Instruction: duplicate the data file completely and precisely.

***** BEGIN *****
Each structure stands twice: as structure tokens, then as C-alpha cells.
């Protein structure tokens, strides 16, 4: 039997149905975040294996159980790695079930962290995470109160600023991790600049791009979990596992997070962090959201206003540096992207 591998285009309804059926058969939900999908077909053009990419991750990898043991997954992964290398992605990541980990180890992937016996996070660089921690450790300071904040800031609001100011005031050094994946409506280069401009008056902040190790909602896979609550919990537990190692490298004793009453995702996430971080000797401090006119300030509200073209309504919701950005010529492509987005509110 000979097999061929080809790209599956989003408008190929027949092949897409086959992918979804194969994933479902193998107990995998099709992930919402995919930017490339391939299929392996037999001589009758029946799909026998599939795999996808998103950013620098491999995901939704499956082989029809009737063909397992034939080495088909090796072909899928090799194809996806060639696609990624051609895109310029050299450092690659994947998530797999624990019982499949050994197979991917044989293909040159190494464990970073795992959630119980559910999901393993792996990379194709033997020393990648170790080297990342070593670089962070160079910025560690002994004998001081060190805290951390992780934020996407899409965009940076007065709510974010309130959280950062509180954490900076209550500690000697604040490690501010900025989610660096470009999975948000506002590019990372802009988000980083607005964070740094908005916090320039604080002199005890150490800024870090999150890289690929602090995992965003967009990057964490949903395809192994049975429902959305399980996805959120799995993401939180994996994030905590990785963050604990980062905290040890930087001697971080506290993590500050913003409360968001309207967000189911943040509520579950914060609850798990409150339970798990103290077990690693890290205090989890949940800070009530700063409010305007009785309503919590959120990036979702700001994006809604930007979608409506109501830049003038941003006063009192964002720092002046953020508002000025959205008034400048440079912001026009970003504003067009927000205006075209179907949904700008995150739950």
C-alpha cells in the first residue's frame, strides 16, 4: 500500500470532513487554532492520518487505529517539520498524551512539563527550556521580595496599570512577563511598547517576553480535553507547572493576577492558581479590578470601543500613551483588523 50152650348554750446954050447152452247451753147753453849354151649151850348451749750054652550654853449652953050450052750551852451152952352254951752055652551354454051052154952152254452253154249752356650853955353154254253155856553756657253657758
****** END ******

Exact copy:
Each structure stands twice: as structure tokens, then as C-alpha cells.
């Protein structure tokens, strides 16, 4: 039997149905975040294996159980790695079930962290995470109160600023991790600049791009979990596992997070962090959201206003540096992207 591998285009309804059926058969939900999908077909053009990419991750990898043991997954992964290398992605990541980990180890992937016996996070660089921690450790300071904040800031609001100011005031050094994946409506280069401009008056902040190790909602896979609550919990537990190692490298004793009453995702996430971080000797401090006119300030509200073209309504919701950005010529492509987005509110 000979097999061929080809790209599956989003408008190929027949092949897409086959992918979804194969994933479902193998107990995998099709992930919402995919930017490339391939299929392996037999001589009758029946799909026998599939795999996808998103950013620098491999995901939704499956082989029809009737063909397992034939080495088909090796072909899928090799194809996806060639696609990624051609895109310029050299450092690659994947998530797999624990019982499949050994197979991917044989293909040159190494464990970073795992959630119980559910999901393993792996990379194709033997020393990648170790080297990342070593670089962070160079910025560690002994004998001081060190805290951390992780934020996407899409965009940076007065709510974010309130959280950062509180954490900076209550500690000697604040490690501010900025989610660096470009999975948000506002590019990372802009988000980083607005964070740094908005916090320039604080002199005890150490800024870090999150890289690929602090995992965003967009990057964490949903395809192994049975429902959305399980996805959120799995993401939180994996994030905590990785963050604990980062905290040890930087001697971080506290993590500050913003409360968001309207967000189911943040509520579950914060609850798990409150339970798990103290077990690693890290205090989890949940800070009530700063409010305007009785309503919590959120990036979702700001994006809604930007979608409506109501830049003038941003006063009192964002720092002046953020508002000025959205008034400048440079912001026009970003504003067009927000205006075209179907949904700008995150739950």
C-alpha cells in the first residue's frame, strides 16, 4: 500500500470532513487554532492520518487505529517539520498524551512539563527550556521580595496599570512577563511598547517576553480535553507547572493576577492558581479590578470601543500613551483588523 50152650348554750446954050447152452247451753147753453849354151649151850348451749750054652550654853449652953050450052750551852451152952352254951752055652551354454051052154952152254452253154249752356650853955353154254253155856553756657253657758